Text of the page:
11 May 2007
Urban Heat and Rural Heat – by Simon Fairlie
I don’t read Building for a Future magazine anywhere near as often as I ought to, but recently I picked up a copy and read an excellent article by Simon Fairlie, drawing a new angle on the zero-energy buildings debate. I have been a huge admirer of Simon’s work for years, in particular his work on rural planning through the campaign group Chapter 7, and always enjoy reading his work. This article has a particularly important take, I think, on the dangers of blindly putting cutting carbon emissions above the creation of resilience and the rebuilding of a rural economy.
**Urban Heat and Rural Heat – by Simon Fairlie.**
Stepping out into the Waterloo night after reading George Monbiot’s latest book, Heat, on the train, I was confronted by a glaring manifestation of the problem he tries to tackle. Along the banks of the Thames tower blocks spewed light from a thousand empty offices. Plane trees were decked with fairy lights seventy-five days before Christmas — perhaps nowadays they don’t bother to take them down. Night clubs competed for punters with kilowatts of neon, like that notorious fishery in the Sea of Japan, where the boat with the most powerful lamp attracts the most squid.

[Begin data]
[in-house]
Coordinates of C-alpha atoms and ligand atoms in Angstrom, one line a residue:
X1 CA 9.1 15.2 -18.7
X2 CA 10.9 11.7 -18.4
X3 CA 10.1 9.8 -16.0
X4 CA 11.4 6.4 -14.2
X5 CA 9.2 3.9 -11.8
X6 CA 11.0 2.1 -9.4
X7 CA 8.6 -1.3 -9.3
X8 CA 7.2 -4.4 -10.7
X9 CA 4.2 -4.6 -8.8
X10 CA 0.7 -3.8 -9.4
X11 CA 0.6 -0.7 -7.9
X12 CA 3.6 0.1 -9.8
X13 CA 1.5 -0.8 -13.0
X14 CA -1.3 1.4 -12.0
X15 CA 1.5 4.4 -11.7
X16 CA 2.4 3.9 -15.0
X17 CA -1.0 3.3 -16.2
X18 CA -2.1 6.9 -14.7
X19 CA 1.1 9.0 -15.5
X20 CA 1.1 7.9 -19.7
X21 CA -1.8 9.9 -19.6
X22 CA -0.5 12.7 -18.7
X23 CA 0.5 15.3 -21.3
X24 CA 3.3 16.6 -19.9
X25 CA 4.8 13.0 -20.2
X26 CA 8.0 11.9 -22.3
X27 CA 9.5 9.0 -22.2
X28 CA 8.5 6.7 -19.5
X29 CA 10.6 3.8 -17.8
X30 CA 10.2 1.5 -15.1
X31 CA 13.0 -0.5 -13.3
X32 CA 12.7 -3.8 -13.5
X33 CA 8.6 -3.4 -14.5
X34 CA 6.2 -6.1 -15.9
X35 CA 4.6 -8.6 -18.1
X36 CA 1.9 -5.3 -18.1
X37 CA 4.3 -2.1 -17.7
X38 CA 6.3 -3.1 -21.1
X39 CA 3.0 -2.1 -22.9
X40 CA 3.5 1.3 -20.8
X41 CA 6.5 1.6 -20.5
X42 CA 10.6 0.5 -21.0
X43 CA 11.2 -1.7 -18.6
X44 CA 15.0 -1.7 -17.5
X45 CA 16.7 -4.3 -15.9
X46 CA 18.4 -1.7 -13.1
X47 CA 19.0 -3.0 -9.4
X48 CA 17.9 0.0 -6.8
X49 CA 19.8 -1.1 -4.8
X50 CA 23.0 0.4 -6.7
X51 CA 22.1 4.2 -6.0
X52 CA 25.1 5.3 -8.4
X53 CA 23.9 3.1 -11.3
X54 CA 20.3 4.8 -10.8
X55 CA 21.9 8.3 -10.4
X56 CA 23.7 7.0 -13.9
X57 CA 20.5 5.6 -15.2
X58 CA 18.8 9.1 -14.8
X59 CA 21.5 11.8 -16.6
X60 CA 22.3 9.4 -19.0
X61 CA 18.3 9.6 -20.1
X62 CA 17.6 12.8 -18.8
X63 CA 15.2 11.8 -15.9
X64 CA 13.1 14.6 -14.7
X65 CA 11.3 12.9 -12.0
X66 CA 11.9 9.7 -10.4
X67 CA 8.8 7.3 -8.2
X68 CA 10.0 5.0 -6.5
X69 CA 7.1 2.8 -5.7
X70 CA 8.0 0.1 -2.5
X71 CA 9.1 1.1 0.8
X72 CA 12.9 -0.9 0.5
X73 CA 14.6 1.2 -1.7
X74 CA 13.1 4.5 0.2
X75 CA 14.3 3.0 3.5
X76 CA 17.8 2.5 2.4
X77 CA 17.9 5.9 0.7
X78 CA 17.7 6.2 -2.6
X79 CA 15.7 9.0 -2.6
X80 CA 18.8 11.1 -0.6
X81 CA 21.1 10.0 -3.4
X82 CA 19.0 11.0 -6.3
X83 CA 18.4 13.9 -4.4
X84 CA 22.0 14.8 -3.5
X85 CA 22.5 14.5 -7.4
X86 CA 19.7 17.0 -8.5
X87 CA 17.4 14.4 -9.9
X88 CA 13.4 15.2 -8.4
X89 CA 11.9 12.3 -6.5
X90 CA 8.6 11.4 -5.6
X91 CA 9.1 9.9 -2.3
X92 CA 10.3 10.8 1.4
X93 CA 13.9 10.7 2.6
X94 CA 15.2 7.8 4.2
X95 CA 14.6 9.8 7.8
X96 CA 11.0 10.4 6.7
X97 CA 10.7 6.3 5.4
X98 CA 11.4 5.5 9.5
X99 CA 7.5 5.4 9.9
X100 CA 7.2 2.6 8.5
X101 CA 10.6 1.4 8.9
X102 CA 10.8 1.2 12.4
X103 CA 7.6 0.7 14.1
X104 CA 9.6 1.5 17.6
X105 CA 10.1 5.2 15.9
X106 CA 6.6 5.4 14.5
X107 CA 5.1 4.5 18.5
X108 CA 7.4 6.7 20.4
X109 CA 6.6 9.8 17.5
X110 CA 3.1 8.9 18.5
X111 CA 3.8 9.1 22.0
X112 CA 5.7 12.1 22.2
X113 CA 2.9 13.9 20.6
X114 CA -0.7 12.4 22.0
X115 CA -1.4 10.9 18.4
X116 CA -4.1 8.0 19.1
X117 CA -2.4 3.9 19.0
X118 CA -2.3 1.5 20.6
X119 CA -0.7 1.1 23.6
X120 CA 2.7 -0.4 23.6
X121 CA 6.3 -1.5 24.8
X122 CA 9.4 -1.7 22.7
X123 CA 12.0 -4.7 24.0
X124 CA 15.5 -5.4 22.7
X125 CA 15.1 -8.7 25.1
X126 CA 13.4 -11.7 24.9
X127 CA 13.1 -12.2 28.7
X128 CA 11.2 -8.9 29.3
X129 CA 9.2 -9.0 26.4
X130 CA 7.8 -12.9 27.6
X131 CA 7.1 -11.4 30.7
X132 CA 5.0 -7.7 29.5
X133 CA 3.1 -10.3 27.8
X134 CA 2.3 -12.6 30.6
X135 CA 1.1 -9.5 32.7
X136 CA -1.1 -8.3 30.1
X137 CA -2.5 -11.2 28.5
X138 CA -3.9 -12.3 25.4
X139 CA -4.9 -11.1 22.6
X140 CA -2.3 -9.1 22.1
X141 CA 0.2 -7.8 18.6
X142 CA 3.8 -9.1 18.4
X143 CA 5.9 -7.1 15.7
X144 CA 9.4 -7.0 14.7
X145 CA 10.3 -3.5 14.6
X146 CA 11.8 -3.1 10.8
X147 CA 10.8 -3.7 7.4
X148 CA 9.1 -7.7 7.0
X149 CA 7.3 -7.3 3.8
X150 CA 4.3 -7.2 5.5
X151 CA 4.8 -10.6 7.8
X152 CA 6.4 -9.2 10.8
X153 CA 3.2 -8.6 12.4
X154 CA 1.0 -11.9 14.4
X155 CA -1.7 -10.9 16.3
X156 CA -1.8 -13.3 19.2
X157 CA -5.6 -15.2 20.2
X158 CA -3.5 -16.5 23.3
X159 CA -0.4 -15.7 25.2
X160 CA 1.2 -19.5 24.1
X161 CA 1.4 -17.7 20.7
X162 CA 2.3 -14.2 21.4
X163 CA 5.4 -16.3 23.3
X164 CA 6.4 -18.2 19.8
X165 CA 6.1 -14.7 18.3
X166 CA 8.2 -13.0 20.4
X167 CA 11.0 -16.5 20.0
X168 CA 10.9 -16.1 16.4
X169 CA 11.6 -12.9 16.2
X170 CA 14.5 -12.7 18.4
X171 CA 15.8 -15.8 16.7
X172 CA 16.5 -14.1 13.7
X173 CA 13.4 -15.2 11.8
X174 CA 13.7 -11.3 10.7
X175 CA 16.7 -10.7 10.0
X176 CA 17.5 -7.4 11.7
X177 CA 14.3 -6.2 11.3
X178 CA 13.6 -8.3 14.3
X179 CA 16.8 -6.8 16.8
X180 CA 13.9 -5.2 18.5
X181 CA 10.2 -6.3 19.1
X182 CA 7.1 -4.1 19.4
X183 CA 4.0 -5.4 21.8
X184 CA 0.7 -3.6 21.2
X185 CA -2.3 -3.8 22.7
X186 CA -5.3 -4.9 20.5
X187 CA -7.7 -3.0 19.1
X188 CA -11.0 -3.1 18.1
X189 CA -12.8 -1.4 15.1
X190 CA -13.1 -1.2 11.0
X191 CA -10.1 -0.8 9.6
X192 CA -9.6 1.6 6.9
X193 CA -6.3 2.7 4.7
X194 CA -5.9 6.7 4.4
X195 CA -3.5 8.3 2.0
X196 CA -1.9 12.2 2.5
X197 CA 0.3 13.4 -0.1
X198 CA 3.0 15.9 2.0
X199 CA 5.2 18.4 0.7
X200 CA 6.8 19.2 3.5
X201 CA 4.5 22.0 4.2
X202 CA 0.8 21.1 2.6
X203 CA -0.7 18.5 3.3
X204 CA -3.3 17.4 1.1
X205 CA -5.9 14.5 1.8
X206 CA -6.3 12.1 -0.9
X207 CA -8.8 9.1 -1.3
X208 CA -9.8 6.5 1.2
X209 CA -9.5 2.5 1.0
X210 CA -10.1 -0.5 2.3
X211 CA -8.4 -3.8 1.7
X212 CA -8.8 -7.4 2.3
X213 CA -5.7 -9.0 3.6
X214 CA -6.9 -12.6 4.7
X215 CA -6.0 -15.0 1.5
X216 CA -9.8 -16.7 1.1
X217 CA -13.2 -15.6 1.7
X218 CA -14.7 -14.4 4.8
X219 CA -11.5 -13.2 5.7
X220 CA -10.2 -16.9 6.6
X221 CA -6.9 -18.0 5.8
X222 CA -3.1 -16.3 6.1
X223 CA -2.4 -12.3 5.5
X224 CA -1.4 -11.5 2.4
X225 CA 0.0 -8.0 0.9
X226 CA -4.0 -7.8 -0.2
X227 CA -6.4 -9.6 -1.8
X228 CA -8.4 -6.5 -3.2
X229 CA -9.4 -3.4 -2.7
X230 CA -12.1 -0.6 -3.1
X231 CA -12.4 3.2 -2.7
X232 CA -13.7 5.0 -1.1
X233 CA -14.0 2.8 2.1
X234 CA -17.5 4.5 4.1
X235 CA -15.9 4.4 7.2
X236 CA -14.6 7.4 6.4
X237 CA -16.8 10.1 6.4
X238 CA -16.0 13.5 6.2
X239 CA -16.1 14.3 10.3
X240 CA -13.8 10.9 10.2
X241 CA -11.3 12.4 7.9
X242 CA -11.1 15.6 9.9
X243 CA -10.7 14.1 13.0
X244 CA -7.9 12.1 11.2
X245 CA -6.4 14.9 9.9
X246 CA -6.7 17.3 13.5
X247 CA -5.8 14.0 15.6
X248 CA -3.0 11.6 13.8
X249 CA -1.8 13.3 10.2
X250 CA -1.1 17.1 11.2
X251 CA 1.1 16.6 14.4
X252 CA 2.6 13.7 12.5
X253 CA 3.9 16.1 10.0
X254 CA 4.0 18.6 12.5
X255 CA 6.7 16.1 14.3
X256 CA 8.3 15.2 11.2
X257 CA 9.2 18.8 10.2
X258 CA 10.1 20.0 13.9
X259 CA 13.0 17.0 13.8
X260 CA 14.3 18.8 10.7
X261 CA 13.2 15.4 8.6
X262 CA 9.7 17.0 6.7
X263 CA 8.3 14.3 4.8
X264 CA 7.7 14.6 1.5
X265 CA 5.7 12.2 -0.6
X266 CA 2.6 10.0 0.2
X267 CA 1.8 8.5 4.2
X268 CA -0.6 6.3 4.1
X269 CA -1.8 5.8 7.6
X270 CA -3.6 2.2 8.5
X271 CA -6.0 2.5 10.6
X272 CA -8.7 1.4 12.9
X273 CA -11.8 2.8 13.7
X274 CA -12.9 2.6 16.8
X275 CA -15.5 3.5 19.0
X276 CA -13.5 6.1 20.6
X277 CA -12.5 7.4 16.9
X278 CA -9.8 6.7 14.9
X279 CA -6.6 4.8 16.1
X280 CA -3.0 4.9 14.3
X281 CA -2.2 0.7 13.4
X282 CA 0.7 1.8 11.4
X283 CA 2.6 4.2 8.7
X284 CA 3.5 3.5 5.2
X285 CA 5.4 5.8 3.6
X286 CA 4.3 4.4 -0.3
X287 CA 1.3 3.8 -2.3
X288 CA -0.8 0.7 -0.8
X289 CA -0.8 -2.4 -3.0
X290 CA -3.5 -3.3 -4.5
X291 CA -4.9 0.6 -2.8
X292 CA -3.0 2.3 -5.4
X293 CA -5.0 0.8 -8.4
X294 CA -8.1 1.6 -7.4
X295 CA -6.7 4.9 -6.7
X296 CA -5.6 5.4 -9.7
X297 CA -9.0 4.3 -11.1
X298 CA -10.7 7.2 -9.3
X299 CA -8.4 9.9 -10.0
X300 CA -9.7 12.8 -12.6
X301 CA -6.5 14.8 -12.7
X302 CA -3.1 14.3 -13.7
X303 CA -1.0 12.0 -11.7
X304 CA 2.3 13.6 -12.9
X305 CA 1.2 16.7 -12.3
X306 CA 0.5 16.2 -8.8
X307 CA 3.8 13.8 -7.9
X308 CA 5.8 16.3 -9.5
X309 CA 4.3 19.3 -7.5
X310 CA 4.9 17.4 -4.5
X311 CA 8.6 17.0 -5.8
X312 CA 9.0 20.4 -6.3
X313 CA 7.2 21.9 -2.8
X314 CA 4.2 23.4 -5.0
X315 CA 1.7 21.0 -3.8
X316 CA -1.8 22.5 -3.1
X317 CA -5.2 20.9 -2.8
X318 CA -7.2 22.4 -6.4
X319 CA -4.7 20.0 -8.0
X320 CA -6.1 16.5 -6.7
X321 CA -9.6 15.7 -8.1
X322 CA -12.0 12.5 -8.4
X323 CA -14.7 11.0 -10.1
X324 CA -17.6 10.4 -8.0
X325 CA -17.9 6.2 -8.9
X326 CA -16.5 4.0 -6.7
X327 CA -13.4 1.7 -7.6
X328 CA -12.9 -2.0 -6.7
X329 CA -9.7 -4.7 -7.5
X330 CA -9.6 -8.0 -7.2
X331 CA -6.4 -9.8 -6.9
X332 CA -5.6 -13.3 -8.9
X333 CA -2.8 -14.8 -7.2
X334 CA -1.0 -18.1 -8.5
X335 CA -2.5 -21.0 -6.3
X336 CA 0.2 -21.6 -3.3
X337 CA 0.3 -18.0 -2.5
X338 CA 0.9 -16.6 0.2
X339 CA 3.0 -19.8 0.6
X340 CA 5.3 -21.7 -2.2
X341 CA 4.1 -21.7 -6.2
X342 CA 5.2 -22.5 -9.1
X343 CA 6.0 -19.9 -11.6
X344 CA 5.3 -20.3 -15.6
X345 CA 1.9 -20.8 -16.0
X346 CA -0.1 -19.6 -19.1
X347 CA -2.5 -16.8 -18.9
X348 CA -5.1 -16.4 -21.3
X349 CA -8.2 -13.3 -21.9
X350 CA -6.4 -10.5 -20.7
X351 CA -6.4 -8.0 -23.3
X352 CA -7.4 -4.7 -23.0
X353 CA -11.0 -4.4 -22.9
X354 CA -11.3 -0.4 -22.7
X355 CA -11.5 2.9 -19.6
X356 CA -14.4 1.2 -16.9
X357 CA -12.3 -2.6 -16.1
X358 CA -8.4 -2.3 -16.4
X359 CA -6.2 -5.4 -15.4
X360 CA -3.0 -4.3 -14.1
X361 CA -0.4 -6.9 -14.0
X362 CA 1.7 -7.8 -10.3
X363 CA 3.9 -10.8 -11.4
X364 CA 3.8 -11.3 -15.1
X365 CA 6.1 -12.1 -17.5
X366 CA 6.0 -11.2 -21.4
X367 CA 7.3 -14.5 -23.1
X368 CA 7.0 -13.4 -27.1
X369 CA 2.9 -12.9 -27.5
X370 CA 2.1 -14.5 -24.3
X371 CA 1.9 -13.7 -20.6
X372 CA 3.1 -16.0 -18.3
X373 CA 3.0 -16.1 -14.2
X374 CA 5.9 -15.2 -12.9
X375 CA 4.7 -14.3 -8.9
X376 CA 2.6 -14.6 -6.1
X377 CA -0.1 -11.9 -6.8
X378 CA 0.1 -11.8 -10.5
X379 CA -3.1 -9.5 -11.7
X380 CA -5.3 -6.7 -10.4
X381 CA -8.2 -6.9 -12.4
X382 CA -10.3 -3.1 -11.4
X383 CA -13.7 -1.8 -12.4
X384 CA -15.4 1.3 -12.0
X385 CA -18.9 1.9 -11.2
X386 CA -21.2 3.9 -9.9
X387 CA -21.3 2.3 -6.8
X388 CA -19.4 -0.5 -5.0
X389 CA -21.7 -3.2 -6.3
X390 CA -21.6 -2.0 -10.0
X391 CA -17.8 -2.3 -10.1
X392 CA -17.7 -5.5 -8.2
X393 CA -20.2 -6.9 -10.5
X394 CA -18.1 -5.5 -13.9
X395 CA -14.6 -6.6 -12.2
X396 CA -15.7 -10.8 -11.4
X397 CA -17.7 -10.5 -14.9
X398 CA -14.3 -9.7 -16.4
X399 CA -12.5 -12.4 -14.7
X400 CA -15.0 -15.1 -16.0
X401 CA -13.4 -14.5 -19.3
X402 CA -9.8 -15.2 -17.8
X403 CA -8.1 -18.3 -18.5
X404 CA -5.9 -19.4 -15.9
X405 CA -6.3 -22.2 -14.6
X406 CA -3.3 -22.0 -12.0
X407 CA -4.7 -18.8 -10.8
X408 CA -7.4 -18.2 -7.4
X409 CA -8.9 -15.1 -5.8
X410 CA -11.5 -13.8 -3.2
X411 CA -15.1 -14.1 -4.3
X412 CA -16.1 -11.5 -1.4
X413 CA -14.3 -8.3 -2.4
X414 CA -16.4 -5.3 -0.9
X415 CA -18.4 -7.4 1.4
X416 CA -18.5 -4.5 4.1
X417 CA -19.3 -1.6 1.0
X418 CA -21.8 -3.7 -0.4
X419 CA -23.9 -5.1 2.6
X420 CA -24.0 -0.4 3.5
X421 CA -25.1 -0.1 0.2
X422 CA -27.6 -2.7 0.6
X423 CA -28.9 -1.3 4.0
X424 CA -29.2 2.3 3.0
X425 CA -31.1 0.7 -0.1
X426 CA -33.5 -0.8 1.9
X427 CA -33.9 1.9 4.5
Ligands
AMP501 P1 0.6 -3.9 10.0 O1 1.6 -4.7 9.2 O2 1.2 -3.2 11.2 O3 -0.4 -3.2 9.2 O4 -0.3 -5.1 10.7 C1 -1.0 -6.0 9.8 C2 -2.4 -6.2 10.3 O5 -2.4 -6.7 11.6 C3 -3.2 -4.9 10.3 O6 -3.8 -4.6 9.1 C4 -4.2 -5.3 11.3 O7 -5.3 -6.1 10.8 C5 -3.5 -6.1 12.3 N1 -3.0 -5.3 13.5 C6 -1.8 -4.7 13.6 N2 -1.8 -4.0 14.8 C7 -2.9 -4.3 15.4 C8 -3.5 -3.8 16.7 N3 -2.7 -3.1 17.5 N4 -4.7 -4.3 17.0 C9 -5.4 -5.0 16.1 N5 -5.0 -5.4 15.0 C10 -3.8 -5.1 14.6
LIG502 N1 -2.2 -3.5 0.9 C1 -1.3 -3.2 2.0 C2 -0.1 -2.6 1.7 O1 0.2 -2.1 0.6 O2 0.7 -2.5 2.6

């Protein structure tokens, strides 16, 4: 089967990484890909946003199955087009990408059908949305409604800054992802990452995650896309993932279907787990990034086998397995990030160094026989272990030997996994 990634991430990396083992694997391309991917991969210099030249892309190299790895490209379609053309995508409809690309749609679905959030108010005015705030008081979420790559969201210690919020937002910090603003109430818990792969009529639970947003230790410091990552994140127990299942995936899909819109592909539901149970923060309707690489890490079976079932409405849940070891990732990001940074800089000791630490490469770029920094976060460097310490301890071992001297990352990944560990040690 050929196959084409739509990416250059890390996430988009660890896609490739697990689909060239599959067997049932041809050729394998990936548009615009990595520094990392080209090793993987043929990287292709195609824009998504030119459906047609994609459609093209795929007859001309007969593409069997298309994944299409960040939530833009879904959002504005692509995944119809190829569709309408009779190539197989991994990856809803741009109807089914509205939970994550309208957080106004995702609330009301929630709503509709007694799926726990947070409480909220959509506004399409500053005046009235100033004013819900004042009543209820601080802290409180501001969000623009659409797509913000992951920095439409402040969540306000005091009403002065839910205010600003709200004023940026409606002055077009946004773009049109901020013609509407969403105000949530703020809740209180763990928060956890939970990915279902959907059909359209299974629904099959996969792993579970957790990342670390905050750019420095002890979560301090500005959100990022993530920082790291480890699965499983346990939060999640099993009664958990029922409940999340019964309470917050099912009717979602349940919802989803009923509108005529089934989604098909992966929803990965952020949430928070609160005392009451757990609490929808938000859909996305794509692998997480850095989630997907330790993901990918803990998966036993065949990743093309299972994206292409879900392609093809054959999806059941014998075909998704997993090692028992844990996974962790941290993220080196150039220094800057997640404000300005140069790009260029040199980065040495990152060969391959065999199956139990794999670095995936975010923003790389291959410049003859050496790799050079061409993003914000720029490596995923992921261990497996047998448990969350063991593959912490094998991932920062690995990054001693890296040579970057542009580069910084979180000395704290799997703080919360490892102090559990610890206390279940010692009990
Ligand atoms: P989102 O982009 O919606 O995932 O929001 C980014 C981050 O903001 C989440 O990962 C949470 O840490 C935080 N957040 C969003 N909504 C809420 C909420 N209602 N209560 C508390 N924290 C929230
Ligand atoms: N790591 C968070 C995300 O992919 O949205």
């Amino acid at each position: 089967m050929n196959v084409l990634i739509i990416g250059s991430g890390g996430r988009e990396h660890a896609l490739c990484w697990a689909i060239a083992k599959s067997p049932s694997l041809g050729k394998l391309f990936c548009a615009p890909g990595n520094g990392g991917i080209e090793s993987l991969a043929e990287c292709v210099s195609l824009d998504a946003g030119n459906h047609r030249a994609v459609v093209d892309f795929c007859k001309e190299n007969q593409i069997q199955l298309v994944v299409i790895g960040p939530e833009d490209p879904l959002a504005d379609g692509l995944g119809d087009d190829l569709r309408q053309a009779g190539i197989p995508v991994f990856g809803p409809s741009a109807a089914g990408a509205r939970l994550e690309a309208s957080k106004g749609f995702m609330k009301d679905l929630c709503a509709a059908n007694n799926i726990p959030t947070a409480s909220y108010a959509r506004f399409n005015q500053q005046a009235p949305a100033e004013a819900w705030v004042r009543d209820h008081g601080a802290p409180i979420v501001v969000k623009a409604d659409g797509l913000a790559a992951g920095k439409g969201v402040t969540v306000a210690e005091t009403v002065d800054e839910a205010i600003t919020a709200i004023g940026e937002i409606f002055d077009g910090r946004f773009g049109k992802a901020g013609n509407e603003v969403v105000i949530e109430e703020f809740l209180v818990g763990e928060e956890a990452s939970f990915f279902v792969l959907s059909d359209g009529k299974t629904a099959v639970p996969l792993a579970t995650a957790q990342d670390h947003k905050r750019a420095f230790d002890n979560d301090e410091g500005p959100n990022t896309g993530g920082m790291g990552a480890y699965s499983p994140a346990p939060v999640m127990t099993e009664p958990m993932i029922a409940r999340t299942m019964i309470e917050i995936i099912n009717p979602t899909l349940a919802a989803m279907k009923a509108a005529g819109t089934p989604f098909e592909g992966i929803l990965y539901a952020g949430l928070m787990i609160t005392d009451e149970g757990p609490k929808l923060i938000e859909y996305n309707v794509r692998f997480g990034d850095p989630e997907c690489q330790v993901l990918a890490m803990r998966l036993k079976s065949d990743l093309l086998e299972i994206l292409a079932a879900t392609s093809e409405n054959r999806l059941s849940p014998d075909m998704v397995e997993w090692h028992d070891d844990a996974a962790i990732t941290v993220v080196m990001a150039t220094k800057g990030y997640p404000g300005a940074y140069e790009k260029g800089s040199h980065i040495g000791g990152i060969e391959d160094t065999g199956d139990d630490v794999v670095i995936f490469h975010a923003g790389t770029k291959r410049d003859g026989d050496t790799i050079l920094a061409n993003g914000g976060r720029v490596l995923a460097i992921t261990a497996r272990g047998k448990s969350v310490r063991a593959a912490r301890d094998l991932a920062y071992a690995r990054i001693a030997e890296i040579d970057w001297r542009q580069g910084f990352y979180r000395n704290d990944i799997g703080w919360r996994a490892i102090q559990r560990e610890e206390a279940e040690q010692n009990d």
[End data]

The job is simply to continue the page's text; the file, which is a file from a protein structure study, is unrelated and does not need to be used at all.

Arriving at my destination, my host apologized for the heat in his attic flat, generated, so he told me, entirely by surplus warmth rising from his downstairs neighbours. I slept under a single sheet with the window wide open, so that the heat could waft out into the October night. In the tiny kitchen, a fitted fridge/freezer which left no room for a larder contained nearly all the household’s food including all those pickles, preserves and condiments which people long ago invented for the specific purpose of storing food at room temperature. Next morning, in the street below a barrowman was hawking fruit, not a single item of which came from Britain —and this in our season of mists and mellow fruitfulness.
When Marx wrote about the “idiocy of rural life